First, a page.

Everyone is familiar with the K-Cup brewing machines of Keurig coffee makers, especially if you’re from the USA. Still, the brand is not for everyone, so we’ll be weighing up the brand against traditional coffee machines in this review of Keurig vs. Coffee Maker.
We hope to have covered the major differences and similarities between a Keurig and your typical coffee maker by the end of the article. Then, we hope you’ll be confident enough to make your own buying decision!
What is Keurig?
Keurig is a sub-company of the Keurig Dr. Pepper manufacturing brand (previously known as Green Mountain Coffee Roasters). They are an American-based beverage and beverage maker company. In 1998, the Keurig coffee maker was officially introduced as a beverage brewing system for home and commercial use.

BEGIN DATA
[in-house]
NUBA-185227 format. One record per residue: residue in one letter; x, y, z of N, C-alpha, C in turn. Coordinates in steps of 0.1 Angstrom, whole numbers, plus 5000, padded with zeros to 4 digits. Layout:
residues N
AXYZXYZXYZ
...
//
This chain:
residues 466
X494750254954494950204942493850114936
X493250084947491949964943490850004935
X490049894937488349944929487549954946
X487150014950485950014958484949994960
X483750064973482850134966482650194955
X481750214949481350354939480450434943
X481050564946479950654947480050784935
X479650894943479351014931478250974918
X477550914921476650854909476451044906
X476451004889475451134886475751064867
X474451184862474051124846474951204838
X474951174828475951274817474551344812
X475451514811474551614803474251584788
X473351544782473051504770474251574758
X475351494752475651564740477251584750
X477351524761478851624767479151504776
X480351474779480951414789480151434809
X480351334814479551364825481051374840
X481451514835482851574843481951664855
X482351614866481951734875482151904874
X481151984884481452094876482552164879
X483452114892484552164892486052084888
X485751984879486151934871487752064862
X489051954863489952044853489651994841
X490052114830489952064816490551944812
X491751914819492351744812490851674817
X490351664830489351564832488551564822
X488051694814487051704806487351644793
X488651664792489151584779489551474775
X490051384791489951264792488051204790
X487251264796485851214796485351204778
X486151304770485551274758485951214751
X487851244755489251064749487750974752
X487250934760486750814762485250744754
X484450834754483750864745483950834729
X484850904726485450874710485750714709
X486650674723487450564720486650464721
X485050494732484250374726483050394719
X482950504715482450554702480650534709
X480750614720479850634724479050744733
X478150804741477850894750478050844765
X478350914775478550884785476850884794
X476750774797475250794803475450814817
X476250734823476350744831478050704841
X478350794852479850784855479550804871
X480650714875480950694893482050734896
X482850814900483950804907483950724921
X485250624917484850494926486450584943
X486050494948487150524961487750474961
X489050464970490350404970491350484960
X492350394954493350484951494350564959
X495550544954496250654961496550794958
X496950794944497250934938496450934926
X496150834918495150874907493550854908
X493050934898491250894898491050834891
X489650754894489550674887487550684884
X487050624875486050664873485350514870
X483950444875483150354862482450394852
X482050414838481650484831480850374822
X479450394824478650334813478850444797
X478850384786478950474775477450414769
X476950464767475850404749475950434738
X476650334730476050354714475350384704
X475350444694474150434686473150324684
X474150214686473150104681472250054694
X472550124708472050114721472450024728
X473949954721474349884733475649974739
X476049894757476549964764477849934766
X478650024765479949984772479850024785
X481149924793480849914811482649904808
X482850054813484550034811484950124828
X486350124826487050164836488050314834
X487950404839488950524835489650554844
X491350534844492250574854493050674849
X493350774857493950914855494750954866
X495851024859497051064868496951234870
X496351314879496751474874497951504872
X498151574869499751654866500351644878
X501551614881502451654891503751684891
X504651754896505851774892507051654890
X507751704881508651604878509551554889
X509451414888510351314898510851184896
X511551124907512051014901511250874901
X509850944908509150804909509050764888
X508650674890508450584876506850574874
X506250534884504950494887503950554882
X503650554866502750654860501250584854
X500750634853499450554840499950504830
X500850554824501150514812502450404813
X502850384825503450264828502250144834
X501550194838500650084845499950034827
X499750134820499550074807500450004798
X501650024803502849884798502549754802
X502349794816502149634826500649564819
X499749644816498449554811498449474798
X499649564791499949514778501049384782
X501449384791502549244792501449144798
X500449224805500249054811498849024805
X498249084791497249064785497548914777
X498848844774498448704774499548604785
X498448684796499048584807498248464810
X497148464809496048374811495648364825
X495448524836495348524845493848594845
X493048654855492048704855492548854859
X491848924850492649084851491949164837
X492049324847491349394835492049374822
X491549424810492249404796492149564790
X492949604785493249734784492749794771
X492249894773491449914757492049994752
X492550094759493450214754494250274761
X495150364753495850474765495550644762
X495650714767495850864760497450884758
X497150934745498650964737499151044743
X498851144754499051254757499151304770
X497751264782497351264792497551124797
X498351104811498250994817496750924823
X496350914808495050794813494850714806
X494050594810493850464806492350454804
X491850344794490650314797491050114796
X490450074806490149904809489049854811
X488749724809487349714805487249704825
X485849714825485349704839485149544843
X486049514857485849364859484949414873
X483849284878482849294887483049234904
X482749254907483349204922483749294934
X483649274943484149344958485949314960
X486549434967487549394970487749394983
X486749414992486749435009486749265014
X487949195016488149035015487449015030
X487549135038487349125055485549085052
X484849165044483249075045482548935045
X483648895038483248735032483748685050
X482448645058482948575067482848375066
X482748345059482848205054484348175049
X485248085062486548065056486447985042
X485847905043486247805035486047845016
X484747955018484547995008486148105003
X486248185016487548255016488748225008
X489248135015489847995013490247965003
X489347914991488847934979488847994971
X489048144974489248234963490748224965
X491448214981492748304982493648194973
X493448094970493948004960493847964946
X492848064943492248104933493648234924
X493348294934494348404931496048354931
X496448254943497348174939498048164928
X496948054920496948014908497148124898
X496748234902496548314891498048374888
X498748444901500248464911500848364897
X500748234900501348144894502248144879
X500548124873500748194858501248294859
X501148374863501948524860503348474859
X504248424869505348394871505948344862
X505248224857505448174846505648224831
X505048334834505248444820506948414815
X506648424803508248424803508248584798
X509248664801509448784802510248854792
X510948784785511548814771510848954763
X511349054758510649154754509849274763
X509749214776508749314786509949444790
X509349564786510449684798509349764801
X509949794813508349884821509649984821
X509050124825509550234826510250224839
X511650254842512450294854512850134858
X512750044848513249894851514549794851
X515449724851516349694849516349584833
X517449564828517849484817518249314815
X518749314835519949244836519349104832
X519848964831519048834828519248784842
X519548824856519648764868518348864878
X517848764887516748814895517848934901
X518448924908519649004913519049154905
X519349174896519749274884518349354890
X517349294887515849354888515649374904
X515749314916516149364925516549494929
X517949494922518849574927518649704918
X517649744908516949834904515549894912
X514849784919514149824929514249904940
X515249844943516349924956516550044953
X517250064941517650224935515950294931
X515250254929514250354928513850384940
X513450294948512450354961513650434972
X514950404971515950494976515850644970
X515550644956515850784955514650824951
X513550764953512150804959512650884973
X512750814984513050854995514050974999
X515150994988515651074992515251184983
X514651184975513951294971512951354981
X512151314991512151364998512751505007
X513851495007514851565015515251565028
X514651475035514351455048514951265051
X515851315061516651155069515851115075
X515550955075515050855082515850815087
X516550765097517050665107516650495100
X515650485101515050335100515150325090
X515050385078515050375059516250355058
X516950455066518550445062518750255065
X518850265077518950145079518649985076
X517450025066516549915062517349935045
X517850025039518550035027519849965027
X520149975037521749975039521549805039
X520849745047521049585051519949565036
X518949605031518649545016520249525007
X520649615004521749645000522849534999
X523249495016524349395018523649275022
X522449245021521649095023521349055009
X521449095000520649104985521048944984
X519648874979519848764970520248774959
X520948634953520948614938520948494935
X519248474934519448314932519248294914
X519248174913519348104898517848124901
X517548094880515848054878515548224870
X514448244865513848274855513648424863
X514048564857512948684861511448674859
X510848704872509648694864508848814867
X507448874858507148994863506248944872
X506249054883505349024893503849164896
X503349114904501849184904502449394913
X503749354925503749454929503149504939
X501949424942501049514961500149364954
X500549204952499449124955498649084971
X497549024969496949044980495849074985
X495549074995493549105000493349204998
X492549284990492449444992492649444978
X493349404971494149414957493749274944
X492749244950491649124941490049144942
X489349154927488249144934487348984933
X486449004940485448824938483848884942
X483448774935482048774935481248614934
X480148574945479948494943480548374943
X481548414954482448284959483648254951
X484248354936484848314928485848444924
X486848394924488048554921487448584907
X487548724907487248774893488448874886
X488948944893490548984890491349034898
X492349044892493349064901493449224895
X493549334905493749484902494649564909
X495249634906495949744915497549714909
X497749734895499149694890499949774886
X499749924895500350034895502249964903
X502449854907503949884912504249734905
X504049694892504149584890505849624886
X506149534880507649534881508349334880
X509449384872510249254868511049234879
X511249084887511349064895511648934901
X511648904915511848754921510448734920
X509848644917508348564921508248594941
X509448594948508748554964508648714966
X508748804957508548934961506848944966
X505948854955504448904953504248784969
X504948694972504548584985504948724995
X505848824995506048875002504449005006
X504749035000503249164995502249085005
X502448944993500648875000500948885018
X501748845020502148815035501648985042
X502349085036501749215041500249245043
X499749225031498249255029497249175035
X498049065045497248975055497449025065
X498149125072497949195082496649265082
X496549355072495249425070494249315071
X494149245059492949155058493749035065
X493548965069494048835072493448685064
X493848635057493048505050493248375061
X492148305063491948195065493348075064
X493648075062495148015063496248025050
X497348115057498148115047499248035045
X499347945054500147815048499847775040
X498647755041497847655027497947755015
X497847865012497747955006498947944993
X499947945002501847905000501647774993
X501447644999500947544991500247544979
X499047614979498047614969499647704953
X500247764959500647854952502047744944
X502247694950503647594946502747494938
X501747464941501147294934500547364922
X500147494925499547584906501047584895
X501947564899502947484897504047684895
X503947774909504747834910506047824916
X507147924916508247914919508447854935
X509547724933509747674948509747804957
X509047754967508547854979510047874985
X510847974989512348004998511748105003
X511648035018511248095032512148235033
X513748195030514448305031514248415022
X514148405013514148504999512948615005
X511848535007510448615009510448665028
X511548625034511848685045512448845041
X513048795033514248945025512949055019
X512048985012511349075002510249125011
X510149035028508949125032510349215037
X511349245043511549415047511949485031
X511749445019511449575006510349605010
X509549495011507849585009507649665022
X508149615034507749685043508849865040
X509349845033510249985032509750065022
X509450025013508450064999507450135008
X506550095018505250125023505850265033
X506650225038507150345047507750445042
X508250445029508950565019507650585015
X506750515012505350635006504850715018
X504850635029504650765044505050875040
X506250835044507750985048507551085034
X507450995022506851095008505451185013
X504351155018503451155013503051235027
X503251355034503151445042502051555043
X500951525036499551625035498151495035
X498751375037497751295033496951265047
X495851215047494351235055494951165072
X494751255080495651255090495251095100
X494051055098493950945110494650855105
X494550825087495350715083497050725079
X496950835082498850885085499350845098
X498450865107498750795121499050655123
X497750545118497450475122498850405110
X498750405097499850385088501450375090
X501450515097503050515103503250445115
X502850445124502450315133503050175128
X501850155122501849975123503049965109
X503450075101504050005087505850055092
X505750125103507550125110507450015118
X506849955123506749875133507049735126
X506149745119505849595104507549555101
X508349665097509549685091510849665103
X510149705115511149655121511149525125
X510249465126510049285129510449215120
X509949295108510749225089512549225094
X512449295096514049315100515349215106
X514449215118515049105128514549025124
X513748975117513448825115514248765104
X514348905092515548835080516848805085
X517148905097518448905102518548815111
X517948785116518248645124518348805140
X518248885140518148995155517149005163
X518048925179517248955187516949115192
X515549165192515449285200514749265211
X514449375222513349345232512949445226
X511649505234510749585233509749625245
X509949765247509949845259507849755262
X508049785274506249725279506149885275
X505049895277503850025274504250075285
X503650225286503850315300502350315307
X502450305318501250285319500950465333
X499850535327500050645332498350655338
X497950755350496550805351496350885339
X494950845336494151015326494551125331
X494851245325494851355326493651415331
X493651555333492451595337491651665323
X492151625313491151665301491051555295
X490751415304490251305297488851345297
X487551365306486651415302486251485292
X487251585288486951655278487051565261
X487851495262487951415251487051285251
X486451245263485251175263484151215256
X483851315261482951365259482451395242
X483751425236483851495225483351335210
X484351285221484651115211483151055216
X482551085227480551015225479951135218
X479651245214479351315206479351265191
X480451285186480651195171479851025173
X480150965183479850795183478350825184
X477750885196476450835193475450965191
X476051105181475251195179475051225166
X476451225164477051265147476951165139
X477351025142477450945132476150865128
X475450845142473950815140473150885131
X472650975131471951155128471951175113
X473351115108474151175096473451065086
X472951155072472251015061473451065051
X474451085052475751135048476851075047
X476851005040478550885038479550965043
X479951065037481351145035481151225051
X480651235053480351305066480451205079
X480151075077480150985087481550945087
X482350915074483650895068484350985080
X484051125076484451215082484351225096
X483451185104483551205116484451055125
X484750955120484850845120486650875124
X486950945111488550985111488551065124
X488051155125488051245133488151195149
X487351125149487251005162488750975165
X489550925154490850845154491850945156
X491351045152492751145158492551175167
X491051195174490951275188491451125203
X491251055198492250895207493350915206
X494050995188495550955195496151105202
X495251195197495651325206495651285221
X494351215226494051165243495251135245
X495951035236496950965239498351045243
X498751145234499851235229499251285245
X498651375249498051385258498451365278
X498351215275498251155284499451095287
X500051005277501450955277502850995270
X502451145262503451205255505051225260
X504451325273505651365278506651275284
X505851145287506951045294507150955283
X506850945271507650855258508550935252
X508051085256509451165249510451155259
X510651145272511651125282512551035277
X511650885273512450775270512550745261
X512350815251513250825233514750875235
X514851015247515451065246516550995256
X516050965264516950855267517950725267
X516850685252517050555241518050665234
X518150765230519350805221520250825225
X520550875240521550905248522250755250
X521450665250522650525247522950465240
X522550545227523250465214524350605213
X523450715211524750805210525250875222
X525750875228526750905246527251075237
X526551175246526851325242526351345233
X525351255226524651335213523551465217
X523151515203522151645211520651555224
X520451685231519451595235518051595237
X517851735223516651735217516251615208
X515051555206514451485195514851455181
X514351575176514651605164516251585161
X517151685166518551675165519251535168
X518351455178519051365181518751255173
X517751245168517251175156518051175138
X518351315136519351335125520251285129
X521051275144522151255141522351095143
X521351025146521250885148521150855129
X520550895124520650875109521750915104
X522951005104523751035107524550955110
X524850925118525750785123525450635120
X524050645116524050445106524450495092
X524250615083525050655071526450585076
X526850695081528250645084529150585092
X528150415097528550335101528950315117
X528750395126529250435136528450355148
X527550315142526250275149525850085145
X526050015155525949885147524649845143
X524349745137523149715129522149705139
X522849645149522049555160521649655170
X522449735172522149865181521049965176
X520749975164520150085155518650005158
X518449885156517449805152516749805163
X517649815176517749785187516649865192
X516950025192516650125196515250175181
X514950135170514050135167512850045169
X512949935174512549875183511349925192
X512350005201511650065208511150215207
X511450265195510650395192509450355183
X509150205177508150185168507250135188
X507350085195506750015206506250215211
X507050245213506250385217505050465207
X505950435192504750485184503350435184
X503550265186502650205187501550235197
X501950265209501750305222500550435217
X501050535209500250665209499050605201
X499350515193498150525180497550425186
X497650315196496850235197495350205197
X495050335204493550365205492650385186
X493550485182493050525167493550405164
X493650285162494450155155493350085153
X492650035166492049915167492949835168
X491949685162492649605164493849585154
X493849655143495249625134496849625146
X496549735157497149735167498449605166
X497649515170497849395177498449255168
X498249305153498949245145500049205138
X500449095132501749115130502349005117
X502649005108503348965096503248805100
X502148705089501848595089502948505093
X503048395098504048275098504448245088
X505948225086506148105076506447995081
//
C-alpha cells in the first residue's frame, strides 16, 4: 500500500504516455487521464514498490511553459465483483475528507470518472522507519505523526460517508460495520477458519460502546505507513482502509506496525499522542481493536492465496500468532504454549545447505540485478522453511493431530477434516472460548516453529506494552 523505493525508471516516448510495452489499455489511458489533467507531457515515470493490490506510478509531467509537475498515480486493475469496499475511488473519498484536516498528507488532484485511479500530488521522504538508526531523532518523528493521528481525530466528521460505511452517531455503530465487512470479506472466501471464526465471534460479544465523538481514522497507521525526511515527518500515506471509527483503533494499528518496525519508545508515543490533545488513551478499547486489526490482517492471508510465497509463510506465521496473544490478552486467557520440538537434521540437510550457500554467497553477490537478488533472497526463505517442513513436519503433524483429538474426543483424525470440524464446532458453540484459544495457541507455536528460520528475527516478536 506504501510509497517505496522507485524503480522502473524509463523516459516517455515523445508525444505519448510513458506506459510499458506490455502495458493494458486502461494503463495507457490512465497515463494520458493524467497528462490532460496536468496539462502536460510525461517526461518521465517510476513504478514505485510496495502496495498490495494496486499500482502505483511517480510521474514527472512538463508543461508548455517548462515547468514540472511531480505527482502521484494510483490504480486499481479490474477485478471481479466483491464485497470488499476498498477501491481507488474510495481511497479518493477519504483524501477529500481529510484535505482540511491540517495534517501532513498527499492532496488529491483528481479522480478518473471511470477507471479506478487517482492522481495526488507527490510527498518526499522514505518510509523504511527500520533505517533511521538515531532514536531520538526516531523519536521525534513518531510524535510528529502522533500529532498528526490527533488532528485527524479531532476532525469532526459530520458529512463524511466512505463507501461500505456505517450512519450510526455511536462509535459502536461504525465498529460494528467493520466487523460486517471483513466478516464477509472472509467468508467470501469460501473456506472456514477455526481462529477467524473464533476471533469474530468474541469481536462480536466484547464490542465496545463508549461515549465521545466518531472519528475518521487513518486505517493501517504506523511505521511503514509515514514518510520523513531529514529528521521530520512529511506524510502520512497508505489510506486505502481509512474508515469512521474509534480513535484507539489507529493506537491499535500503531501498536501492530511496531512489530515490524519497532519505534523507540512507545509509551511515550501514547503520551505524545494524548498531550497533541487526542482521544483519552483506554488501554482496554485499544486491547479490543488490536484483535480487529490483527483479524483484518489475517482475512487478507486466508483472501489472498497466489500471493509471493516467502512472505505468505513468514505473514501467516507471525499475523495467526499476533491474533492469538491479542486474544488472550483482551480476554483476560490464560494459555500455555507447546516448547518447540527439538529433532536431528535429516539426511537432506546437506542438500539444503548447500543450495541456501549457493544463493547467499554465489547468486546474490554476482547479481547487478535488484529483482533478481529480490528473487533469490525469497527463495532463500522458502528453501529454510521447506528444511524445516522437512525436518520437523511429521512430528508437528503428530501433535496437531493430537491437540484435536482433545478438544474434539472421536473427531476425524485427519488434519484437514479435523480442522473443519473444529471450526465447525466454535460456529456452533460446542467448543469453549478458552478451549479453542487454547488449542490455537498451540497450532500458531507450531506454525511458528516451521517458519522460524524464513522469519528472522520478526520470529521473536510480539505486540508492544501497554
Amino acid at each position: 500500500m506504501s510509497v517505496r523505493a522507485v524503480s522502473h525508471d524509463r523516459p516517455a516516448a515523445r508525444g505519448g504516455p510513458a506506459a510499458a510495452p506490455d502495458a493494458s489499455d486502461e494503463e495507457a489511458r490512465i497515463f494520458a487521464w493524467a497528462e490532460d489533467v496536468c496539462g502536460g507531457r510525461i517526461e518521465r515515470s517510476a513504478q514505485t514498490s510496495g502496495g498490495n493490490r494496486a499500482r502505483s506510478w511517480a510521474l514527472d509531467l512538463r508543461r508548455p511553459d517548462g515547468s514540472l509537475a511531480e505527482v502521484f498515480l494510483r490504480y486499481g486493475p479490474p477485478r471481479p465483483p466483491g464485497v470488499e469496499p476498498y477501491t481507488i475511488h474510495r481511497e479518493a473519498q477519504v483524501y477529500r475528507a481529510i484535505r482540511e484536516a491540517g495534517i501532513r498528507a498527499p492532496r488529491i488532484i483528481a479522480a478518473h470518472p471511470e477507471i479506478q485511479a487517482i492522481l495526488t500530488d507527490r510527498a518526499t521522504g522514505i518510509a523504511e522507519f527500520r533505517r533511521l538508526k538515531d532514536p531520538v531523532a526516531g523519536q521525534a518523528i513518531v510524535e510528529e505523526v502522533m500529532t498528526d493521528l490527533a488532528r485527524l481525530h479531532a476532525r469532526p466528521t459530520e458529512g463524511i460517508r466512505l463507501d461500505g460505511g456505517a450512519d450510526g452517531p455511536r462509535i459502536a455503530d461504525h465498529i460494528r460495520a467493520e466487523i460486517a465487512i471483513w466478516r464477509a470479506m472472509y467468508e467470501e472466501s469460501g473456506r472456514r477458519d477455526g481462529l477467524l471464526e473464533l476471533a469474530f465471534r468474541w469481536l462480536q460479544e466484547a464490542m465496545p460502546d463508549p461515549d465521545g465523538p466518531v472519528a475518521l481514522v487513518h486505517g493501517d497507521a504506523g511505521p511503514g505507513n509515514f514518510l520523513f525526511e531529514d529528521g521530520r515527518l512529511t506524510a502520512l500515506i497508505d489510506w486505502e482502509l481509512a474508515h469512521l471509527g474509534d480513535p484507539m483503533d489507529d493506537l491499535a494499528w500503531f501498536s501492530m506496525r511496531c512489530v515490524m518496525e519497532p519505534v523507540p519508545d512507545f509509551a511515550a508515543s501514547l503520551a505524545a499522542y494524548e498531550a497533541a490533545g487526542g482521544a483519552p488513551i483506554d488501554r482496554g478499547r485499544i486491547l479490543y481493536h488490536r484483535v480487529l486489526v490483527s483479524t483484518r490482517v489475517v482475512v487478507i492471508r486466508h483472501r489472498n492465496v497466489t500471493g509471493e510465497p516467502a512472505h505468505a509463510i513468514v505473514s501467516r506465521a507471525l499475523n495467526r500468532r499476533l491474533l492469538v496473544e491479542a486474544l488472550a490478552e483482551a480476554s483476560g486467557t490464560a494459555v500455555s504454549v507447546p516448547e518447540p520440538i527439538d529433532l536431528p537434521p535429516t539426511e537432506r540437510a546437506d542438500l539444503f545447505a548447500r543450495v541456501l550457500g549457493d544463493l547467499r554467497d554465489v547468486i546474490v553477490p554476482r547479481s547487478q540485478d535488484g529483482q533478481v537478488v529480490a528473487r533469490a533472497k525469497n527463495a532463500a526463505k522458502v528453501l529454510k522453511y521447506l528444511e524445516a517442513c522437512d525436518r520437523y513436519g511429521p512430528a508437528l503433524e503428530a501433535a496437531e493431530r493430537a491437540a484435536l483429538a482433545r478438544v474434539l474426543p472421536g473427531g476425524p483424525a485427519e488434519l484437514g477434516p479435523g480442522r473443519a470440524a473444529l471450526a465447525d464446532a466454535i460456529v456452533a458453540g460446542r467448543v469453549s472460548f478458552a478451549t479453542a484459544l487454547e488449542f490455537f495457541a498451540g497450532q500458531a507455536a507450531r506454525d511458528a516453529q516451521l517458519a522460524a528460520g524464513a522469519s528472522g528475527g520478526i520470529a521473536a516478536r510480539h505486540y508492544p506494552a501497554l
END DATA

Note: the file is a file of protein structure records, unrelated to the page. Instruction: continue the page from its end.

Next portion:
These single-serve machines are designed to brew hot and cold coffees, teas, cocoa, and fruit-based drinks, depending on the Keurig product you purchase.
The company’s flagship products revolve around K-Cup brewing. That is, the brewing of a unique coffee pod designed by Keurig. K-Cups are a single-serve coffee container that consists of a plastic cup, aluminum lid, and filter. They hold fresh coffee grounds to be brewed by compatible Keurig machines.
With over 400 varieties and over 60 brands of coffee to choose from for your K-Cups, Keurig is a global giant in the world of coffee making. They are one of the most renowned brands of coffee brewing in the world.
What is a Traditional Coffee Maker?
Traditional coffee makers (or drip coffee makers) typically brew coffee grounds directly through a brew chamber where you manually insert your grounds. These machines are usually bulky in design and may or may not come with a milk frothing steam wand.